To See Him Play is to Imagine: Bill Walker Player Capsule

Jay KingCorrespondent IMay 23, 2009

BOSTON - JANUARY 14:  Bill Walker #12 of the Boston Celtics takes a shot over Trenton Hassell #44 of the New Jersey Nets at TD Banknorth Garden January 14, 2009 in Boston, Massachusetts. The Celtics defeated the Nets 118-86. NOTE TO USER: User expressly acknowledges and agrees that, by downloading and or using this Photograph, user is consenting to the terms and conditions of the Getty Images License Agreement.  (Photo by Elsa/Getty Images)

To see him play is to imagine.  

Imagine a player testing the limits of gravity.  Imagine how high he could fly if he hadn't already had two major knee surgeries.  Imagine how un-guardable he could be with a reliable jumpshot and improved ball-handling skills.

Imagine him winning dunk contests, getting to the free throw line at will, and attacking the basket with the same balance of ferocity, creativity, and athleticism once seen in the Human Highlight Reel himself, Dominique Wilkins.  

Most of all, as a Celtics fan, I imagine Bill Walker one day rounding out the rest of his game to match his world-class athletic ability. 

This year, throughout training camp, news had been that Walker had a fearlessness about him that belied his youth and allowed Walker to challenge the Big Three in practice every day. 

Whereas most players, understandably, come into the league hesitant to challenge NBA veterans, and especially hall-of-fame caliber players like Pierce, Allen, and Garnett, Doc raved about Walker, who, from the second training camp started, went toe-to-toe with anyone who stepped in his path to the basket.

Hearing that, I was intrigued.  I'd heard great things about Walker in high school, then watched as he struggled through recovery from knee surgery and playing second fiddle to Michael Beasley while at Kansas St. 
I went to the first preseason game of the year, when the Celtics played the 76ers, and I was on the lookout for the promising rookie.  I don't remember the score of that game, or even whether they won or lost, but I sure do remember Bill Walker's time on the floor.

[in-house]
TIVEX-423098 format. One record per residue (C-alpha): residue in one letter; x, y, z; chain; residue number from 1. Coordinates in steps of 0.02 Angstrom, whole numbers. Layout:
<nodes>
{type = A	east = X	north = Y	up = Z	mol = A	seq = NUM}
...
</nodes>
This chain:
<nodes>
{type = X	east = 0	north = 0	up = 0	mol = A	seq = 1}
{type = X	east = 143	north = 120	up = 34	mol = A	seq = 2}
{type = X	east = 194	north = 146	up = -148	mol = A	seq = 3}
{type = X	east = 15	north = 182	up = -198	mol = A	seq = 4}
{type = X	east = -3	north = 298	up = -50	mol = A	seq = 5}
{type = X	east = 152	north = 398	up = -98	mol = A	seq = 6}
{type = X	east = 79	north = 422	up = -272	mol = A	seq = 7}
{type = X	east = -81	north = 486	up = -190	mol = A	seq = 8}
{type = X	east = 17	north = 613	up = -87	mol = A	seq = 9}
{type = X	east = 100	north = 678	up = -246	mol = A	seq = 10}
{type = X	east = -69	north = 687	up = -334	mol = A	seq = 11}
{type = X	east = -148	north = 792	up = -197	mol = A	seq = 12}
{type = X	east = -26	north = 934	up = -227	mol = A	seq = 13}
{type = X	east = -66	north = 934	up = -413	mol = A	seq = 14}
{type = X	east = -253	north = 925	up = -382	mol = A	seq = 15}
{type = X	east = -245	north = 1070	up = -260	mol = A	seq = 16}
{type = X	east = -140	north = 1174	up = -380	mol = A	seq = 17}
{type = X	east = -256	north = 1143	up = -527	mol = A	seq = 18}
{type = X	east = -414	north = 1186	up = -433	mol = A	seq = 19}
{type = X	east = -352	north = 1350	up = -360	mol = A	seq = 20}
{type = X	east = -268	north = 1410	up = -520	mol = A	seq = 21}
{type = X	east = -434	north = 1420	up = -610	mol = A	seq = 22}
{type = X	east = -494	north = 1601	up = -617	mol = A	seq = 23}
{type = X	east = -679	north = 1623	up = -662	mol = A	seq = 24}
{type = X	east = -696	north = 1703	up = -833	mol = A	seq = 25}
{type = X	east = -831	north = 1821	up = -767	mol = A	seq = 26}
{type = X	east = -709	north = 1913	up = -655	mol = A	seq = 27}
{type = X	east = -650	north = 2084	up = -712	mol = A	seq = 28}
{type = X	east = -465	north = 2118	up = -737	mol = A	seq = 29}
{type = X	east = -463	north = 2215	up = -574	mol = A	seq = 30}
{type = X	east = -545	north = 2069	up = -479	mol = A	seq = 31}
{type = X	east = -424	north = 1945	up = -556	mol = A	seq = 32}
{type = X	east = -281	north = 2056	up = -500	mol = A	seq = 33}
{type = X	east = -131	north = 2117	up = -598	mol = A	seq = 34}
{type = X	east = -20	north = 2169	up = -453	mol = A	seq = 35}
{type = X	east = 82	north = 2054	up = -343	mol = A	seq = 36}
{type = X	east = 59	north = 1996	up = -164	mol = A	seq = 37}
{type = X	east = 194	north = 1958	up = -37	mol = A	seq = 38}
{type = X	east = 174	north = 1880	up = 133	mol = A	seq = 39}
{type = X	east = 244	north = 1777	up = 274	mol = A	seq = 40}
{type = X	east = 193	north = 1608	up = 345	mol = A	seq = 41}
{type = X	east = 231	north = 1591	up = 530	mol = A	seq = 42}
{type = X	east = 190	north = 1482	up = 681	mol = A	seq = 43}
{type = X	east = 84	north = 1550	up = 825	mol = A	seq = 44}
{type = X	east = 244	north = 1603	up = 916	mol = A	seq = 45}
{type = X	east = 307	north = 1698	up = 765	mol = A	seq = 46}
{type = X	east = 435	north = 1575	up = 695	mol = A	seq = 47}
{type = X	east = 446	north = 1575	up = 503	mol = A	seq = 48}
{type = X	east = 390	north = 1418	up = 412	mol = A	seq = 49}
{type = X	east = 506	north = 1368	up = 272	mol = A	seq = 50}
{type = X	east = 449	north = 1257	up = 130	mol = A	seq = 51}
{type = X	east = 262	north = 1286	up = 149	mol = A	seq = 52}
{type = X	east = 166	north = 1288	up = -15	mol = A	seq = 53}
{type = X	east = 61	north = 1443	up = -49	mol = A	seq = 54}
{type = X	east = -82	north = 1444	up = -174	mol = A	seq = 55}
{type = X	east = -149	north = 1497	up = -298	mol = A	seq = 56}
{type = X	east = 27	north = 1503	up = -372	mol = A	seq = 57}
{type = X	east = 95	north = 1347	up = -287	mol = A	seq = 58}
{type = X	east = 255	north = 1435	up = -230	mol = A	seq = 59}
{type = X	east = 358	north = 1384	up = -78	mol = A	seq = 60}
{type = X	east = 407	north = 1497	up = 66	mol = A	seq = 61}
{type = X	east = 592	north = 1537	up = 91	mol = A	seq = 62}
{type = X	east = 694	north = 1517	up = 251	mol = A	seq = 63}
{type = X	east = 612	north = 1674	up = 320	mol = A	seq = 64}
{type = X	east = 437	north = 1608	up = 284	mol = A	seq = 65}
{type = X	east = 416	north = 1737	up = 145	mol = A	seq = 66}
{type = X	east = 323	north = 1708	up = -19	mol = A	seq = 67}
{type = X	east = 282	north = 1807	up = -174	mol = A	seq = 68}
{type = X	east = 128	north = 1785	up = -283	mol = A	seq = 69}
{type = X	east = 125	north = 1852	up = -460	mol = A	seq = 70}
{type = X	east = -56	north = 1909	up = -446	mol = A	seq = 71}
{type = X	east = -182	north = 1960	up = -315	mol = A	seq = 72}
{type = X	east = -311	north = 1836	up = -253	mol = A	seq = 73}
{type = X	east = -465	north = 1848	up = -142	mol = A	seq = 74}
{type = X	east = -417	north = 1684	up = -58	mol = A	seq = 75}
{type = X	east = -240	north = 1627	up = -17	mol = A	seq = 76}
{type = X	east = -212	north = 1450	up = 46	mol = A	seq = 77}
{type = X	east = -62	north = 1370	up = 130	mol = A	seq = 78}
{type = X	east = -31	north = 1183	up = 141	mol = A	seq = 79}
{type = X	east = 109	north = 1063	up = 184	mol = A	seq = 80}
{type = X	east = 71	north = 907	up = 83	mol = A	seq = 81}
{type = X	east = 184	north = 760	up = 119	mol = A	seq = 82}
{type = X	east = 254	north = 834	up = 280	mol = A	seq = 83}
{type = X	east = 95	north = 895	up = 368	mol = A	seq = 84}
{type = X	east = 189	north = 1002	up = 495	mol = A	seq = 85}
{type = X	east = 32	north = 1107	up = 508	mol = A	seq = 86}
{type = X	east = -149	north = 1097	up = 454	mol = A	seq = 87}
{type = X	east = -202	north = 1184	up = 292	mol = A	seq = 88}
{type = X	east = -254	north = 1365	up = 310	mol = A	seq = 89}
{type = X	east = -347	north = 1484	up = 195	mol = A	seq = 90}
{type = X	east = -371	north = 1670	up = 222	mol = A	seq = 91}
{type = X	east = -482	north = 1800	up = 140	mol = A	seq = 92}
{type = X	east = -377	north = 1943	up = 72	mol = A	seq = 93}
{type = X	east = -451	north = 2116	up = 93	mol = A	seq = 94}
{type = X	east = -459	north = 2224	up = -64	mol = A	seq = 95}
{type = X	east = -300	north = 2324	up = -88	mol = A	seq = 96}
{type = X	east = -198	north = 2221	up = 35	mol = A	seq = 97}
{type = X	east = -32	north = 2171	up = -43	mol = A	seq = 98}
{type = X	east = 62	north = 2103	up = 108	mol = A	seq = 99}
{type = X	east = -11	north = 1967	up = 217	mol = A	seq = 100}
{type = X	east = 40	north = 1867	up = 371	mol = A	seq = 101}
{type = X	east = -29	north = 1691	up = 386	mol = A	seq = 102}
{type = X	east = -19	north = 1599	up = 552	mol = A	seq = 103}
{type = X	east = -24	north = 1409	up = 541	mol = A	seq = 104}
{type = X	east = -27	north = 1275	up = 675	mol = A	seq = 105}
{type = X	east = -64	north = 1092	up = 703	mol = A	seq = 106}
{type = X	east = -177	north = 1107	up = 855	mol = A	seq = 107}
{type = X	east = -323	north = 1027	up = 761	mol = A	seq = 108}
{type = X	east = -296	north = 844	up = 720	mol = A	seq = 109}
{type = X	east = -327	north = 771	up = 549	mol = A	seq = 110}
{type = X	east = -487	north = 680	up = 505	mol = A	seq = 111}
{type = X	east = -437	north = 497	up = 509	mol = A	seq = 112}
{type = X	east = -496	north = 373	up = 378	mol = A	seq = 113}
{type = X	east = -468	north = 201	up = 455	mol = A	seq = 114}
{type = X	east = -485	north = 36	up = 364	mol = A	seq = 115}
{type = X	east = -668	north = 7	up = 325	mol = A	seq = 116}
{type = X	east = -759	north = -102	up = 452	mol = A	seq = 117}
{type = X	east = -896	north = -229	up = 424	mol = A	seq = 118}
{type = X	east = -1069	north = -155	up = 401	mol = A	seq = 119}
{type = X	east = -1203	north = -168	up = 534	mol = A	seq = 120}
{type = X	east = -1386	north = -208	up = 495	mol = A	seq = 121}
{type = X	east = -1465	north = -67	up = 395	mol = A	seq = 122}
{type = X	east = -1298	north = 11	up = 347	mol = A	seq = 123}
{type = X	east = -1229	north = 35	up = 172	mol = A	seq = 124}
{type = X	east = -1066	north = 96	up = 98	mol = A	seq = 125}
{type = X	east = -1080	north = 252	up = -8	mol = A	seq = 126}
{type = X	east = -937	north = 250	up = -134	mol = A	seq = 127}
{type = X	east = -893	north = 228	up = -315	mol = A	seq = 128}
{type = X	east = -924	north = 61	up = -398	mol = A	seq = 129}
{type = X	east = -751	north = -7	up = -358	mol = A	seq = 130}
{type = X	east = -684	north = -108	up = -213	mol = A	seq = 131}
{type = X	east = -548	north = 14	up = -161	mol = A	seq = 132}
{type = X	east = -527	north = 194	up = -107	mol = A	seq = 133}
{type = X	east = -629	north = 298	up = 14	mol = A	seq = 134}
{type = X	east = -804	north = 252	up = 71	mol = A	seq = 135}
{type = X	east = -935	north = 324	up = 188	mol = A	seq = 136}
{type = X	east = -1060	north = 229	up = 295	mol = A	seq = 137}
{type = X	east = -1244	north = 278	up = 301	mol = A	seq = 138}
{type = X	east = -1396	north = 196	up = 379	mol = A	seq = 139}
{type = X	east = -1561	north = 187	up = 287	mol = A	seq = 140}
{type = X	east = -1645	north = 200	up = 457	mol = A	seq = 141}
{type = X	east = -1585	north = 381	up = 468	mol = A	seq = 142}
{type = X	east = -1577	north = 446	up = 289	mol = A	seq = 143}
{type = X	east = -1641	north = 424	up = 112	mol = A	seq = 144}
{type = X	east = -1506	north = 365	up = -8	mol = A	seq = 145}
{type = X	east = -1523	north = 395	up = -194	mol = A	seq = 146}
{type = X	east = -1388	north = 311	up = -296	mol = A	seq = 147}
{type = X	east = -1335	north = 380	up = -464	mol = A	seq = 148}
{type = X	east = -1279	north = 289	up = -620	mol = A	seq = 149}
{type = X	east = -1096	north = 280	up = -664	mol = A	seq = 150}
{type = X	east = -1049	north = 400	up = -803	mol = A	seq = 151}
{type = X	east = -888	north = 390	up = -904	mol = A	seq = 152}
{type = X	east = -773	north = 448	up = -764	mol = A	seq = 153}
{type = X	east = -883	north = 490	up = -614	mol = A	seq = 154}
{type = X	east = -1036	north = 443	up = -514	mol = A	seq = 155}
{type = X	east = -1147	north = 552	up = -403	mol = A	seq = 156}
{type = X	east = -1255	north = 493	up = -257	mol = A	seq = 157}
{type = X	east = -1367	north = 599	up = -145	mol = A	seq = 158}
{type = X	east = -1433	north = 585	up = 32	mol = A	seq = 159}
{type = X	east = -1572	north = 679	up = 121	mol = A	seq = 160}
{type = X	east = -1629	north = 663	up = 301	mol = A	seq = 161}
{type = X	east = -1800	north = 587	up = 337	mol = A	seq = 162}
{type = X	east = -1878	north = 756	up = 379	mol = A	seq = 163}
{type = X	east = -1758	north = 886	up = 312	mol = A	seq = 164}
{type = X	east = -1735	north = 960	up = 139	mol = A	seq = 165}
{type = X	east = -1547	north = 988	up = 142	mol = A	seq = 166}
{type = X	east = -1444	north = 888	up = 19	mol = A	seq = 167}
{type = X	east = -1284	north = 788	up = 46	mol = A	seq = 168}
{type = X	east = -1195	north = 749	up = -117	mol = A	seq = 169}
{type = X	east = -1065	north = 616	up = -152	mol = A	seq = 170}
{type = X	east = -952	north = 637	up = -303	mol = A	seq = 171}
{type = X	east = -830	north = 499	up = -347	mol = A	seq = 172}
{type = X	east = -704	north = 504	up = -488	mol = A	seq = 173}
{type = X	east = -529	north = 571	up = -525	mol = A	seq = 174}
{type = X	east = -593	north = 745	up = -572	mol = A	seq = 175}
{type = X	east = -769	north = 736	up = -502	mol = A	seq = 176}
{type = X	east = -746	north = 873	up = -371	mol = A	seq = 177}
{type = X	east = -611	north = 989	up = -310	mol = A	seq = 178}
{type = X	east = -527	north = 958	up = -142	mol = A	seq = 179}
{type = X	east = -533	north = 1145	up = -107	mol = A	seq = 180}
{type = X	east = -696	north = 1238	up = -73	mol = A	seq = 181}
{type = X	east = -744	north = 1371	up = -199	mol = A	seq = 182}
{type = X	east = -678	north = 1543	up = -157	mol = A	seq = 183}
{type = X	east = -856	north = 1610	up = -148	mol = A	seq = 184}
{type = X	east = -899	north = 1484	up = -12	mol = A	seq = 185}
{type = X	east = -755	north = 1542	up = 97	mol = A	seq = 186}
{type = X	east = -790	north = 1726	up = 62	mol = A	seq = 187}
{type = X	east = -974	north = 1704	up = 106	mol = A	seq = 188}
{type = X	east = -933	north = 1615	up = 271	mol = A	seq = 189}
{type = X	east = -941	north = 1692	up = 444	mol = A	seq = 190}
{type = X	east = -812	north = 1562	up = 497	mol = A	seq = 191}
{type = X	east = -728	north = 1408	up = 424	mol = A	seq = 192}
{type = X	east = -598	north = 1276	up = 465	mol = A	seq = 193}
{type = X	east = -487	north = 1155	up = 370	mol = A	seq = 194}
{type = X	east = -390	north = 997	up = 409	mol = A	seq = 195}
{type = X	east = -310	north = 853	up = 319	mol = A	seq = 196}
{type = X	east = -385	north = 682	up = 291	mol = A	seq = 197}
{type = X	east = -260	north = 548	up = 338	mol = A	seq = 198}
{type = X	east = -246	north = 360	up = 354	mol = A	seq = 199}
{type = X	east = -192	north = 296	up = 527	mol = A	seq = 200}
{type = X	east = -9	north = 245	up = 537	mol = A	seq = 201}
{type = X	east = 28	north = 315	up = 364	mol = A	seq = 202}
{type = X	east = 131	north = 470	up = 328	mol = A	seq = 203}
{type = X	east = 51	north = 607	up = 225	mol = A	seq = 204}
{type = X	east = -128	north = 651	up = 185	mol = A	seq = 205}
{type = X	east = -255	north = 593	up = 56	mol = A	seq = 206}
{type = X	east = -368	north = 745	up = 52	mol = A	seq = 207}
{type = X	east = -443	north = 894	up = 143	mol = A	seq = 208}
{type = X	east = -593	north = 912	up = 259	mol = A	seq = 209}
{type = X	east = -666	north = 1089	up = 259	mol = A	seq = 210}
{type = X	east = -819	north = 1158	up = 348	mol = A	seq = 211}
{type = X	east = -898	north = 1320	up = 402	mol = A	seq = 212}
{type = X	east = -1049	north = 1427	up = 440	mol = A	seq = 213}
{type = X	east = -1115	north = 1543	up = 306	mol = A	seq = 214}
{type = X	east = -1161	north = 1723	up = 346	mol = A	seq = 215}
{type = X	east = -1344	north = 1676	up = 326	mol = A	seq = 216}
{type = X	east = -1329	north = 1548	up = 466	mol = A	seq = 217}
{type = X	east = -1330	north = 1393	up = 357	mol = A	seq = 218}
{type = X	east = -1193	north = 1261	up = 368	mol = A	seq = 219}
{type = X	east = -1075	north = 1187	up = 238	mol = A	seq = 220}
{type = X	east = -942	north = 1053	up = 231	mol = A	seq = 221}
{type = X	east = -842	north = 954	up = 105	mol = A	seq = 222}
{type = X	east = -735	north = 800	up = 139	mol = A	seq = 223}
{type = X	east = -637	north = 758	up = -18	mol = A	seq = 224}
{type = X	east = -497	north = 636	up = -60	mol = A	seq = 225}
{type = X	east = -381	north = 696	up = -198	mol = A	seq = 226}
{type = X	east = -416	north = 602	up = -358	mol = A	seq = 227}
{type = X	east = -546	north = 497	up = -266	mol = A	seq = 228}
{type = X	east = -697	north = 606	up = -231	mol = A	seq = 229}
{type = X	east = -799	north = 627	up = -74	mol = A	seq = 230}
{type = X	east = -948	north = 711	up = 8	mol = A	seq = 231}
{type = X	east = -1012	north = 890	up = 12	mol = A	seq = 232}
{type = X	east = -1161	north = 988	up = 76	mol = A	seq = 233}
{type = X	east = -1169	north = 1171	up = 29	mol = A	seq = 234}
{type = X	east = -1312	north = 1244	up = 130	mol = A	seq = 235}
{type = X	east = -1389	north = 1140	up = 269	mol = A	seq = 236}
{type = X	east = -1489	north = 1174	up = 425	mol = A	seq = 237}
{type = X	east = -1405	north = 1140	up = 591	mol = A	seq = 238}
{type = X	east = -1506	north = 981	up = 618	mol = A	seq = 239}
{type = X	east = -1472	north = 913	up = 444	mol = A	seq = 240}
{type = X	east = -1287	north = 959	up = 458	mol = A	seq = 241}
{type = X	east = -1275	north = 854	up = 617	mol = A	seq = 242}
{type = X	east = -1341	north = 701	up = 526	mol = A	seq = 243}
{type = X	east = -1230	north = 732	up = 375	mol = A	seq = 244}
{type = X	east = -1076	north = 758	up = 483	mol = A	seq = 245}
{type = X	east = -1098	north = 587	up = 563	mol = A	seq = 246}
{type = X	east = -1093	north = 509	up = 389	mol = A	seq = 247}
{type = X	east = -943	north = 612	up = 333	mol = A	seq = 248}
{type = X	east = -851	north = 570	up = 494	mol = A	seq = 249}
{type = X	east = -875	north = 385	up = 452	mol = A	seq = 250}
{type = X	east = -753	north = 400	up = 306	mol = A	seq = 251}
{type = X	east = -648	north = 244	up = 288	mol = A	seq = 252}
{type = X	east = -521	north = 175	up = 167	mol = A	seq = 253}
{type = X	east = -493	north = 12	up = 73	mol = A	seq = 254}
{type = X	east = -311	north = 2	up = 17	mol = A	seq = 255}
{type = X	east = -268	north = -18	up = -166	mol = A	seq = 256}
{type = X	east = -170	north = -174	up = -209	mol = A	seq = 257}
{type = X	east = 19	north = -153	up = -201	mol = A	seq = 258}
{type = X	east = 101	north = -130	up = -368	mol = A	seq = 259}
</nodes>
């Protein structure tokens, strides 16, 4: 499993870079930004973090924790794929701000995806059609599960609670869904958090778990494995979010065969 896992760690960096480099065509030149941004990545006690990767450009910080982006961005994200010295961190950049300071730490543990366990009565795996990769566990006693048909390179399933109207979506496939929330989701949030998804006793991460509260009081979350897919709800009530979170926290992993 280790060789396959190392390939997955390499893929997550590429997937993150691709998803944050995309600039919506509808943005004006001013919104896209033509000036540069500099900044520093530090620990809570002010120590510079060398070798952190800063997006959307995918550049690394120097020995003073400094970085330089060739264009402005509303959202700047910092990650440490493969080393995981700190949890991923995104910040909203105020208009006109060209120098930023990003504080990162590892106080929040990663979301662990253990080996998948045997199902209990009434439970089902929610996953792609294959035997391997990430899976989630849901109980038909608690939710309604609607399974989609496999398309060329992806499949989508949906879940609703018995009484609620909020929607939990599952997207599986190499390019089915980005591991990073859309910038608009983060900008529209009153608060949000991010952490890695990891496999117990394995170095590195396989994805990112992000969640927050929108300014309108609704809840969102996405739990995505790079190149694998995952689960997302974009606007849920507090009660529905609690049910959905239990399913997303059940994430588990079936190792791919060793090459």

Before Walker was in the game a minute, he caught an alley-oop from halfcourt, electrifying the crowd, which had been completely quiet the rest of the game.  A couple plays later, Walker caught a pass on the baseline, took one step without a dribble, and dunked right on top of Theo Ratliff. 

He ended his 11-minute stint that day with a couple post-ups, one of which he finished for a layup and another on which he drew a foul.  In 11 positive minutes that day, Walker's tough, attacking manner of play was displayed and I became a big fan.  
When Walker got into a shoving match with Tracy McGrady a couple games later, I was sold.  This kid had the heart and scrappiness to go along with his athleticism.  I became a big member of the Bill Walker Fan Club. 

Realistically, I thought maybe Walker could crack the defending champion's rotation as an athletic energy-man.  I knew he wouldn't play a lot of minutes because the Celtics are set at swing-man with Pierce and Allen and Doc Rivers rarely gives minutes to rookies, but I thought he could certainly make an impact. 

It wasn't to be for Bill.  His play was too raw for a contending team, and Walker split time between the Celtics and the NBDL's Utah Flash.  He earned a few minutes when the injury bug reached its low point, but other than that Walker never really made his presence felt during this season.  
In the future, though, I look forward to being wowed by Bill Walker day in and day out.  At some point, he will work his way into the rotation and, when he does, he will contribute.  He is too scrappy and too athletic not to.

The sky is truly the limit for Bill, especially if he can put the work into developing a mid-range game and better ball-handling.  Just imagine how much the Celtics could use an improved Bill Walker.

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